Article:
Do you own all or part of a family business? And run it? But the clock is ticking. The time has come to step down (or slow down) and transfer your ownership to the next generation.
You want the business (Success Co.) out of your estate (to save estate taxes). So, what’s the problem? You don’t want to give up control! This article will show you how to keep control, how to get Success Co. out of your estate tax-free, and how to deal with some problems that can plague the transfer of a family business.
In this example Joe (married to Mary) owns 100% of Success Co. His son Sam runs Success Co., which Joe wants to transfer to him. Success Co., professionally valued at $9.5 million, grows in sales and profits almost every year. Joe’s lawyer and CPA advised him to sell Success Co. to Sam, stopping the growth of potential estate taxes. Joe agrees, but can’t stand the thought of giving up control.
The following transfer plan is a road map that clearly identifies each problem and then shows you how to solve it.
It’s a two-step process. For ease of following the numbers, let’s say Success Co. is worth $1 million.
Step 1. Recapitalize Success Co. Joe now has 100 shares of voting stock and 10,000 shares of nonvoting stock. Under the tax law, the nonvoting stock is entitled to a series of discounts (total of 40%), which makes the value of Success Co. (for tax purposes) only $600,000. As you can see, although Success Co. is really worth $9.5 million, the discount would be $3.8 million, so for tax purposes, Success Co.’s value is only $5.7 million.
Step 2. Transfer nonvoting stock. Exactly how is revealed later and Joe keeps the voting stock (and absolute control).
The Punishing Tax Cost of a Sale
If Joe sells Success Co. to Sam, each $1 million of the price will be socked with three taxes:
- Sam must earn $1.666 million. The 40% income tax (federal & state) nails Sam for $666,000; only $1 million left.
- Sam pays Joe $1 million for stock (assume zero tax basis). Joe’s capital gains tax enriches the IRS by $200,000; now only $800,000 is left.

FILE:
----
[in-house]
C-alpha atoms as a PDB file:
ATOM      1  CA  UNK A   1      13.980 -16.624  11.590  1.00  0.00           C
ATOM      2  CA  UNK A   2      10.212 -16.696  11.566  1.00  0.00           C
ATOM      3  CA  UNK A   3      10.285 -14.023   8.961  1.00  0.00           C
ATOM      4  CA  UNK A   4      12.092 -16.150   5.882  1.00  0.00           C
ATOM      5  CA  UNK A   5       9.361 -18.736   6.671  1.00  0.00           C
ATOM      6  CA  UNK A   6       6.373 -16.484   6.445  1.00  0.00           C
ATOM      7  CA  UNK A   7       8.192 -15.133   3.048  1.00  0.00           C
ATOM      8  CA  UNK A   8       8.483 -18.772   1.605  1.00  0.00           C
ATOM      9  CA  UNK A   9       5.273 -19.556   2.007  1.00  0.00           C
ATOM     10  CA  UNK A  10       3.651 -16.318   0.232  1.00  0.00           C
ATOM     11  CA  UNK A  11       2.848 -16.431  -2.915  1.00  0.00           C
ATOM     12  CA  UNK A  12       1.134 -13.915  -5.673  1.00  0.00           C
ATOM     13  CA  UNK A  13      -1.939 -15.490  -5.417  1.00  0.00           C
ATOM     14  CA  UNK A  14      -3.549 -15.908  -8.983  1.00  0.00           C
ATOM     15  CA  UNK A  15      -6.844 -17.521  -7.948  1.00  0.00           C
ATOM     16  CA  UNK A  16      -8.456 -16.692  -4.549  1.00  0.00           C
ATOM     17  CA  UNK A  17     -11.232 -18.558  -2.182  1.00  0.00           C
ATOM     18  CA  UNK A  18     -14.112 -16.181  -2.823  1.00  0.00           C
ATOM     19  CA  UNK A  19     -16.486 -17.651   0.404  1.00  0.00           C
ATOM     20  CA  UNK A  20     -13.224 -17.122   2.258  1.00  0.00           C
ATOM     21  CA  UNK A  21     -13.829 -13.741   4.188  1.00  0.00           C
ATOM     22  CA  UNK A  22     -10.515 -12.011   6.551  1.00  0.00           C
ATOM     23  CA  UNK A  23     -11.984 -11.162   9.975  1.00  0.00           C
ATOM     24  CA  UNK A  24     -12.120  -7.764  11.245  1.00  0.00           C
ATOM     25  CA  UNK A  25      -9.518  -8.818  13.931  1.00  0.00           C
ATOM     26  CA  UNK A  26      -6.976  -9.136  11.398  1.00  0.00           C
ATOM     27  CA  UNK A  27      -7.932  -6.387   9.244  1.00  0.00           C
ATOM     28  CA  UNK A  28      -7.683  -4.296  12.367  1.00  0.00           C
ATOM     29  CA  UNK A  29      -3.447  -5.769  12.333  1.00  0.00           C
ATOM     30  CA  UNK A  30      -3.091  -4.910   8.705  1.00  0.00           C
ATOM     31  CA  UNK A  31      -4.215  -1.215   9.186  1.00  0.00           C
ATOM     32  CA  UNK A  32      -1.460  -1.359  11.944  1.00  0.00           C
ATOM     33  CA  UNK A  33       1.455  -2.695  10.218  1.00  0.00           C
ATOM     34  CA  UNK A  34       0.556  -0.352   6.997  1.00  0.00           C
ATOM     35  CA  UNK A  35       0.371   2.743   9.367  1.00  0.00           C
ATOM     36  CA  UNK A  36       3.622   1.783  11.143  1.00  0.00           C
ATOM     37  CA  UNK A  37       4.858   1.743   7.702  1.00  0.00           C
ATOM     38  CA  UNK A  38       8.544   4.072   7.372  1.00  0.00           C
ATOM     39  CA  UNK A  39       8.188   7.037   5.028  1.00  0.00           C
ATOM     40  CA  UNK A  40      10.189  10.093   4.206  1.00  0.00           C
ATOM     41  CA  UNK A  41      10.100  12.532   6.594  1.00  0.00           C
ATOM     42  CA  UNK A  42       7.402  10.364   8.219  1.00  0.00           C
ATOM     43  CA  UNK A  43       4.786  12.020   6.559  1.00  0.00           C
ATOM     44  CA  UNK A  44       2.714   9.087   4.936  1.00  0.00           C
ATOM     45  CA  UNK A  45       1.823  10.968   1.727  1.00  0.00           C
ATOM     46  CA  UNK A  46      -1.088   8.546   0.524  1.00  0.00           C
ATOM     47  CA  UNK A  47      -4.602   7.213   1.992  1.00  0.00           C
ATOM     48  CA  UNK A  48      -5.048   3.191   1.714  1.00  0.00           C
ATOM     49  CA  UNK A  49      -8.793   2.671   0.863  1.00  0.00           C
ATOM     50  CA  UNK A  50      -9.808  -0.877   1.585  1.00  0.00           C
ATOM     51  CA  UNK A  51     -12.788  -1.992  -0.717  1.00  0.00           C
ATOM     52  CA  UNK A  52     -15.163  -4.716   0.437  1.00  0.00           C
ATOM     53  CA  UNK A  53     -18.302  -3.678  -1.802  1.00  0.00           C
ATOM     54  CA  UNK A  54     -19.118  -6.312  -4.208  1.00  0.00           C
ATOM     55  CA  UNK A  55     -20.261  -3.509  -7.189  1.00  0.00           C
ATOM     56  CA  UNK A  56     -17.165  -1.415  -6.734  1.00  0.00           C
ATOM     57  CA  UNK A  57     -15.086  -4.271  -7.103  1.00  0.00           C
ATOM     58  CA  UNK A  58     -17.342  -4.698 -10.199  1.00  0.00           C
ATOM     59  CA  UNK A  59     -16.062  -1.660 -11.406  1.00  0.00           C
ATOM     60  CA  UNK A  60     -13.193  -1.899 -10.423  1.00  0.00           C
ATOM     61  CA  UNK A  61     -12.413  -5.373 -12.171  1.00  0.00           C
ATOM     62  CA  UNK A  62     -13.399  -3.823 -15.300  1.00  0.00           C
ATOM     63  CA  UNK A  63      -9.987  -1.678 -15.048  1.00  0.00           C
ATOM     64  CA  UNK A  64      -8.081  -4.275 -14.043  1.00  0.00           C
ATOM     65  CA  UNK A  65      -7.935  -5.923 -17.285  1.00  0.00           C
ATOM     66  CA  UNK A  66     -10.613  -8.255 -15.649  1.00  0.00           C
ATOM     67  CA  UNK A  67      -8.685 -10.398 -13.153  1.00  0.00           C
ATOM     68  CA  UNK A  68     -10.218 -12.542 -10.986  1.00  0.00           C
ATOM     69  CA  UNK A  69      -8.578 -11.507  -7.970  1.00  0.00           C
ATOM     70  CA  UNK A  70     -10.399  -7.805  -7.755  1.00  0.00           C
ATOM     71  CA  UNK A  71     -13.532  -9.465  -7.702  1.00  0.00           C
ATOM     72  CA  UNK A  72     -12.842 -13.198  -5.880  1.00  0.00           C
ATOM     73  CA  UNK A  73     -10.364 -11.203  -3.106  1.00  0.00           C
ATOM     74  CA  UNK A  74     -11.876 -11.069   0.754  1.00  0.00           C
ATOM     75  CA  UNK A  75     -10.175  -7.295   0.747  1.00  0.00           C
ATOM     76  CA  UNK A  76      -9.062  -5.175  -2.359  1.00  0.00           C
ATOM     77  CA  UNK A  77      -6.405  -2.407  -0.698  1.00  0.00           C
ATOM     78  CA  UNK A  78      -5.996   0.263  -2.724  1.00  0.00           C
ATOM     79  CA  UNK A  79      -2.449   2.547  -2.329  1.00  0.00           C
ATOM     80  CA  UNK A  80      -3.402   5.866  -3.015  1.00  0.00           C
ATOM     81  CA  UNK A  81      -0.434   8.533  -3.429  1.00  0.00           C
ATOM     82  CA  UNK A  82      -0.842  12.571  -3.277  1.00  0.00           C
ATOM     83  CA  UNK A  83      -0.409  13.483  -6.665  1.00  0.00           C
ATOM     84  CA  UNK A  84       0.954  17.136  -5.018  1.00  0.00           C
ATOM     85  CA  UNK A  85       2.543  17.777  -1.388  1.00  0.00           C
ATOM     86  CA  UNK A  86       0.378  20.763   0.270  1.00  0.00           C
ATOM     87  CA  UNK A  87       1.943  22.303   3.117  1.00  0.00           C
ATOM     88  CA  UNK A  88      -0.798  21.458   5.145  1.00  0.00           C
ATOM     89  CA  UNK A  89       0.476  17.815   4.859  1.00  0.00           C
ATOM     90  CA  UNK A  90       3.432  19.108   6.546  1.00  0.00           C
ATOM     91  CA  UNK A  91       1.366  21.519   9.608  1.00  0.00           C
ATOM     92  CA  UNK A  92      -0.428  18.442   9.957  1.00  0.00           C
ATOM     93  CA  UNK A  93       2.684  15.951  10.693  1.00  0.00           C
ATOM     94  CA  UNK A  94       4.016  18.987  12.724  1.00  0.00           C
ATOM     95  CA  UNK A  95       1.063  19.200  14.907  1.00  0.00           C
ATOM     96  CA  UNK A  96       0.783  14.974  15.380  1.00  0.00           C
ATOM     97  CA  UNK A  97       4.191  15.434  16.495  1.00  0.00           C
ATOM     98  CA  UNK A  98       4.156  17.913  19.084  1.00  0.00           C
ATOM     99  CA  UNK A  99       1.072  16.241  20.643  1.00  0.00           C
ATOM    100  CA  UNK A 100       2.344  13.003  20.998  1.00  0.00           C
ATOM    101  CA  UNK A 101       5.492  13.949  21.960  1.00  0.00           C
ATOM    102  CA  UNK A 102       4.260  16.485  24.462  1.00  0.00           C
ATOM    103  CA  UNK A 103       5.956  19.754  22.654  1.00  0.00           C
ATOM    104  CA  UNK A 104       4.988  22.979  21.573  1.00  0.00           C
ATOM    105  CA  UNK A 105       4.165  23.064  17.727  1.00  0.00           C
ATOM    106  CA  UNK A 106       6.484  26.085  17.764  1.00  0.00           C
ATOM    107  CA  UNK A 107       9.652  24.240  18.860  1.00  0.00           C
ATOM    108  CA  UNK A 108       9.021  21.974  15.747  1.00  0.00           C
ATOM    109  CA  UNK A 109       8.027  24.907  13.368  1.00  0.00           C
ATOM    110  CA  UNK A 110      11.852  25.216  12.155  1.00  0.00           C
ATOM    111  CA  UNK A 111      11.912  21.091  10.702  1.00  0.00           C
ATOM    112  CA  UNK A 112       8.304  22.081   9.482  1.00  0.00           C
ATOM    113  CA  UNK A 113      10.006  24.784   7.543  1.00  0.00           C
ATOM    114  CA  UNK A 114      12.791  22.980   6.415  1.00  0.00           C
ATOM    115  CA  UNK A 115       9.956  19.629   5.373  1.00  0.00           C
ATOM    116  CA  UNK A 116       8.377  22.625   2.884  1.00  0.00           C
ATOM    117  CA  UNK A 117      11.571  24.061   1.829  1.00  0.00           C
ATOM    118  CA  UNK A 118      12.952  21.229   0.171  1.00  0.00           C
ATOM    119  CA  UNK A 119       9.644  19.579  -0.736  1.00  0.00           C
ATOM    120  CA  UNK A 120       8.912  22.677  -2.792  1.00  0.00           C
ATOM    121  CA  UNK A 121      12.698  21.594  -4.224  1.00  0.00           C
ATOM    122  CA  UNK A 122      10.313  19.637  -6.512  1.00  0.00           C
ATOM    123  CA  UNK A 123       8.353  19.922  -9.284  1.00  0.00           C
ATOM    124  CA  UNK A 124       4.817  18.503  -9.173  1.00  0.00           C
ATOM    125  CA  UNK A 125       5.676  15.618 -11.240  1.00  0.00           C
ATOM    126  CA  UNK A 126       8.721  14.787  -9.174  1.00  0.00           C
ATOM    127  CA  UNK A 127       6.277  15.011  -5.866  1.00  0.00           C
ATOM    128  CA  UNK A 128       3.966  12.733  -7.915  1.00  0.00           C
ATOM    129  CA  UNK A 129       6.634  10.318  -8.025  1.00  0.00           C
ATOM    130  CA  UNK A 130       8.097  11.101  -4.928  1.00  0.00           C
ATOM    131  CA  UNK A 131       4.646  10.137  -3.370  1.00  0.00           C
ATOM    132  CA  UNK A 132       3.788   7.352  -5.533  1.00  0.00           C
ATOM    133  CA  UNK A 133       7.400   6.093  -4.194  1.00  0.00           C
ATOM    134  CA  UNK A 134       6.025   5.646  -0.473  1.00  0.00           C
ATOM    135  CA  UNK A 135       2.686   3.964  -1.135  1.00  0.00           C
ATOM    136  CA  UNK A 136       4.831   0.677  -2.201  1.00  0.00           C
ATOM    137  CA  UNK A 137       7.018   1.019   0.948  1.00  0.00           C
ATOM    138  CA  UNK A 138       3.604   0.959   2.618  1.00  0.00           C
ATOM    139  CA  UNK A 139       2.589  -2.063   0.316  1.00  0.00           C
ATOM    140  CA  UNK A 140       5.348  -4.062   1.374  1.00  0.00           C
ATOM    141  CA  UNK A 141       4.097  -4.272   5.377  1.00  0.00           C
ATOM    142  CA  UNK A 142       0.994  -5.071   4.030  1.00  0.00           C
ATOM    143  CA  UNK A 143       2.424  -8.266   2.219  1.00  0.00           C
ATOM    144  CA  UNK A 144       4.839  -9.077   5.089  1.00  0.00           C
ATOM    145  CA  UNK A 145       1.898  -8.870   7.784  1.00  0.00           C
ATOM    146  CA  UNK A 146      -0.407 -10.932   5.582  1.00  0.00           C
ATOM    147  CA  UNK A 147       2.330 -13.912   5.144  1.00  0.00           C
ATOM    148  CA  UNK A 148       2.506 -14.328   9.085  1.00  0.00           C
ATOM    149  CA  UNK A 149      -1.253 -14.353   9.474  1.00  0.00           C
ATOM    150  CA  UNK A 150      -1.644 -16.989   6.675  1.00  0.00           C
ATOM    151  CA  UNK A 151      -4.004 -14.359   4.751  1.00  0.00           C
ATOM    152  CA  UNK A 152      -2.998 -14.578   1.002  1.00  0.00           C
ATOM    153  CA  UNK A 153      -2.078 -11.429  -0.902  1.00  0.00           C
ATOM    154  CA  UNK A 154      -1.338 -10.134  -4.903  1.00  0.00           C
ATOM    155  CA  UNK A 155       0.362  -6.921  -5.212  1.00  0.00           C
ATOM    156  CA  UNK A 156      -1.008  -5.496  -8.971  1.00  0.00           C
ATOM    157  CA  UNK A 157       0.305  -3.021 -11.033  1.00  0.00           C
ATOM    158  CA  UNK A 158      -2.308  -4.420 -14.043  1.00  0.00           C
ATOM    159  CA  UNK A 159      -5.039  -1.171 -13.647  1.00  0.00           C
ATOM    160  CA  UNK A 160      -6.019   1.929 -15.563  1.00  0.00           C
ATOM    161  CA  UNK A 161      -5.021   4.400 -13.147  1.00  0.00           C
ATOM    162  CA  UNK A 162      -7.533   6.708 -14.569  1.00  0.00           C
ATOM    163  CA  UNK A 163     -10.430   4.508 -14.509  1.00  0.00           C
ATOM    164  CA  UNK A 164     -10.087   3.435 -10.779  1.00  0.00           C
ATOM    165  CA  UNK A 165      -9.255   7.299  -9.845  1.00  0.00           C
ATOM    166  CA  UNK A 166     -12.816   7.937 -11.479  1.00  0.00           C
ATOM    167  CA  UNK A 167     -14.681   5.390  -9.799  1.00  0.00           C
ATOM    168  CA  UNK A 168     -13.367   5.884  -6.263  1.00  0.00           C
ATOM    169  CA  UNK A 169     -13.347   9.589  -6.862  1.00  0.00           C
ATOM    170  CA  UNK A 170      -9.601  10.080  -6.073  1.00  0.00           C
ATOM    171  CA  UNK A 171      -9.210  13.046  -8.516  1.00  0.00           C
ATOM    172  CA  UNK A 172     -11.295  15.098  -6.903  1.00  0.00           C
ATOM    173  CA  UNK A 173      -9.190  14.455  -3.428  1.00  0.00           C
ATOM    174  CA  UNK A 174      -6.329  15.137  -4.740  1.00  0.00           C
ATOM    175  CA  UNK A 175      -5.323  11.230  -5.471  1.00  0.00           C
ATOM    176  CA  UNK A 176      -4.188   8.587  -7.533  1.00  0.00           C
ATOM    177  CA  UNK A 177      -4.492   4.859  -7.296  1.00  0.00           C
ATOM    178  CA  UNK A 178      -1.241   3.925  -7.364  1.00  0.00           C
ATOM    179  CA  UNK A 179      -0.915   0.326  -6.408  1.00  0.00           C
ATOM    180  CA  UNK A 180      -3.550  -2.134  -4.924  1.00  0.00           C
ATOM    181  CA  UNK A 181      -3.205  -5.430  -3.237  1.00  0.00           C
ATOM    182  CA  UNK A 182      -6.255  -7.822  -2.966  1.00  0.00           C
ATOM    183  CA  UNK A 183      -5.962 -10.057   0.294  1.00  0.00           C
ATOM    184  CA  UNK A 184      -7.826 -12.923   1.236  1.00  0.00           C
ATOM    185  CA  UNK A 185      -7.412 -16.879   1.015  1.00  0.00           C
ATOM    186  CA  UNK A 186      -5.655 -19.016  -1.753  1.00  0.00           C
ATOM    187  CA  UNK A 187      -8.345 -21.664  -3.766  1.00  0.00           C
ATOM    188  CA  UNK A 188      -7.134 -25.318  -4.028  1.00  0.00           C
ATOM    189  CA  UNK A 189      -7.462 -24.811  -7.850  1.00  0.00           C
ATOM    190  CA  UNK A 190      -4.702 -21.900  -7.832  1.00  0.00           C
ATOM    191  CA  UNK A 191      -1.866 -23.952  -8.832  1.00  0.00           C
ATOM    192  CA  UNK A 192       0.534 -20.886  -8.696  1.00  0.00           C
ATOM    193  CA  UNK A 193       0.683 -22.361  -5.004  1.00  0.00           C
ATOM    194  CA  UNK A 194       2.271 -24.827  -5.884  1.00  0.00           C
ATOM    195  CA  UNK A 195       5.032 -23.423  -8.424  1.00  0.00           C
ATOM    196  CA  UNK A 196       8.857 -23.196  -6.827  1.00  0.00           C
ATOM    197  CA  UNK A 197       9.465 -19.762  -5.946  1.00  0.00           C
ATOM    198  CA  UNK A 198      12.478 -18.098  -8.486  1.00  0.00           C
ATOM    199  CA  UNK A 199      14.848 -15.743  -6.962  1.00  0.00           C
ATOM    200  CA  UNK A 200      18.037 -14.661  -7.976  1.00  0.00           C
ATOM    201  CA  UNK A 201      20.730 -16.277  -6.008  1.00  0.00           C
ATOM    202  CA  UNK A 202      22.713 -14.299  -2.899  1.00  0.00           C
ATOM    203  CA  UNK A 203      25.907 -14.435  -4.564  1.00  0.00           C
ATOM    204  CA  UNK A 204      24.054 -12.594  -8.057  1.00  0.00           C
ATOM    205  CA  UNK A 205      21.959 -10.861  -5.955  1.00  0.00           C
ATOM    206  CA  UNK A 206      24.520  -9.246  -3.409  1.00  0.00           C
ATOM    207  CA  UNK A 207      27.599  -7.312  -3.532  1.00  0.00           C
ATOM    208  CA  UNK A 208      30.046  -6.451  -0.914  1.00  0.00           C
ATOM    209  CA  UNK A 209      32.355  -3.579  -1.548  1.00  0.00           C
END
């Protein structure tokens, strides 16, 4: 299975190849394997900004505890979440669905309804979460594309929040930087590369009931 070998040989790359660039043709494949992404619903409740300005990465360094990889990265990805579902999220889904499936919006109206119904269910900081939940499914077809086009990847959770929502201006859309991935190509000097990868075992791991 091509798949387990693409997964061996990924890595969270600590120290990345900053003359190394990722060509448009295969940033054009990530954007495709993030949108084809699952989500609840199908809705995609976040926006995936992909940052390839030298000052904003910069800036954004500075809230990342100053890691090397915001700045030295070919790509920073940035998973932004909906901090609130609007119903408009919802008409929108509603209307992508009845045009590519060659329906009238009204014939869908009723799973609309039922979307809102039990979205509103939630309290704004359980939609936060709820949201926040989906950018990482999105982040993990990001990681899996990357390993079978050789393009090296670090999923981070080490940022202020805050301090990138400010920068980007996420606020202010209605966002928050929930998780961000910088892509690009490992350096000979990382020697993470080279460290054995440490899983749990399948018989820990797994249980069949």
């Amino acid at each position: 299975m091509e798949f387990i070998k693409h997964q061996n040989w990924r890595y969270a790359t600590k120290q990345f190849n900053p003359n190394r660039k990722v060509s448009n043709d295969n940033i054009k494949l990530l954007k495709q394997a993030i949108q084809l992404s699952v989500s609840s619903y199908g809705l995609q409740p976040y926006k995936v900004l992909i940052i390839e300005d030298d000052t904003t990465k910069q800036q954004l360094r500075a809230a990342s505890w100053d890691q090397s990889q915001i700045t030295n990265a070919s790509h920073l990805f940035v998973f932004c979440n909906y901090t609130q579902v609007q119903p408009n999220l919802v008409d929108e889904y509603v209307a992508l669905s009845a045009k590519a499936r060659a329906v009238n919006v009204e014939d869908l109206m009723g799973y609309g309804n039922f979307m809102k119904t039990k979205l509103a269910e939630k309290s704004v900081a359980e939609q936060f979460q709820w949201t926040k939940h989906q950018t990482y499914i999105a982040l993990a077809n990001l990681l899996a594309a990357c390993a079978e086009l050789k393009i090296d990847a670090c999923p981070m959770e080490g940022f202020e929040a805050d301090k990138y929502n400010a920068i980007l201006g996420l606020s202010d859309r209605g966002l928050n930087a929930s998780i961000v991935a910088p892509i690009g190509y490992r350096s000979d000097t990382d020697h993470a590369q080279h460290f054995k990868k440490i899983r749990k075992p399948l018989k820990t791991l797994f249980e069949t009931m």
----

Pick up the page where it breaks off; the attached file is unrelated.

- At Joe’s death, the IRS siphons off another 35% ($280,000) for estate taxes… only $520,000 left. It’s nuts! Sam must earn $1.666 million for Joe’s family to receive $520,000.
How to Legally Beat the Tax Cost of Selling
Now the secret: Instead of an outright sale to Sam, sell the nonvoting stock of Success Co. for the same $5.7 million to an Intentionally Defective Trust (IDT). Joe gets paid in full with an interest-bearing note from the IDT.
What is an IDT? It is the same as any other irrevocable trust, with one big difference: The trust is not recognized for income tax purposes. The result under the Internal Revenue Code is that every penny Joe receives is tax free… no capital gains tax on the note payments, and no income tax on the interest income.
Sam is the beneficiary of the trust and has no obligation to pay the note. Instead the cash flow of Success Co. (must be an S Corp. or elect S Corp. status) is used to pay the note and interest. When the note is paid off, the trustee can distribute the nonvoting shares to Sam (because Joe is now legally paid off and out of the nonvoting share picture). Joe still owns all of the voting stock and has absolute control of Success Co. Typically, Joe will gift the voting shares to Sam if and when Joe retires. Should Joe’s death come first, these shares will be bequeathed to Sam.
Joe and Sam will save about $200,000 in taxes for each $1 million of Success Co.’s price. Bless the IDT!
More Tax and Economic Magic Using an IDT
- Sam is married. One of Joe’s concerns: If Sam gets divorced, will his ex-daughter-in-law wind up with a piece of Success Co.? No! The IDT trustee is instructed to hold the stock in the trust for Sam’s benefit, taking the stock out of the divorce court’s jurisdiction.
- If Sam were to buy Success Co. from his dad, the obligation to pay the $5.7 million sales price would destroy Sam’s personal balance sheet. Using an IDT eliminates any personal liability to Sam, allowing his guarantee of a bank loan – when Success Co. wants to borrow – to be accepted by the lending bank. Sam applauded this strategy.
- Joe has two nonbusiness kids he wants to treat equally to Sam (receiving a $9.5 million business). But Joe doesn’t have enough other assets. Yes, a second-to-die life insurance policy (with Mary) is the answer, but the annual premium payments would be a drain. IDT to the rescue! The trust buys the policy, pays the premiums (so it would take longer to pay off the note) and the two nonbusiness kids are the beneficiaries (via the IDT) of the policy’s death benefit.
Joe called the concept, “Tax Magic.”
Irv Blackman is a CPA and lawyer with more than 51 years of experience in estate planning, business succession and asset protection. This article does not attempt to cover every possible transfer situation. Contact Irv at (847) 674-5295, Irv@IrvBlackman.com, or through www.IrvBlackman.com, or via fax (847-674-5299) if you have questions or a unique tax situations.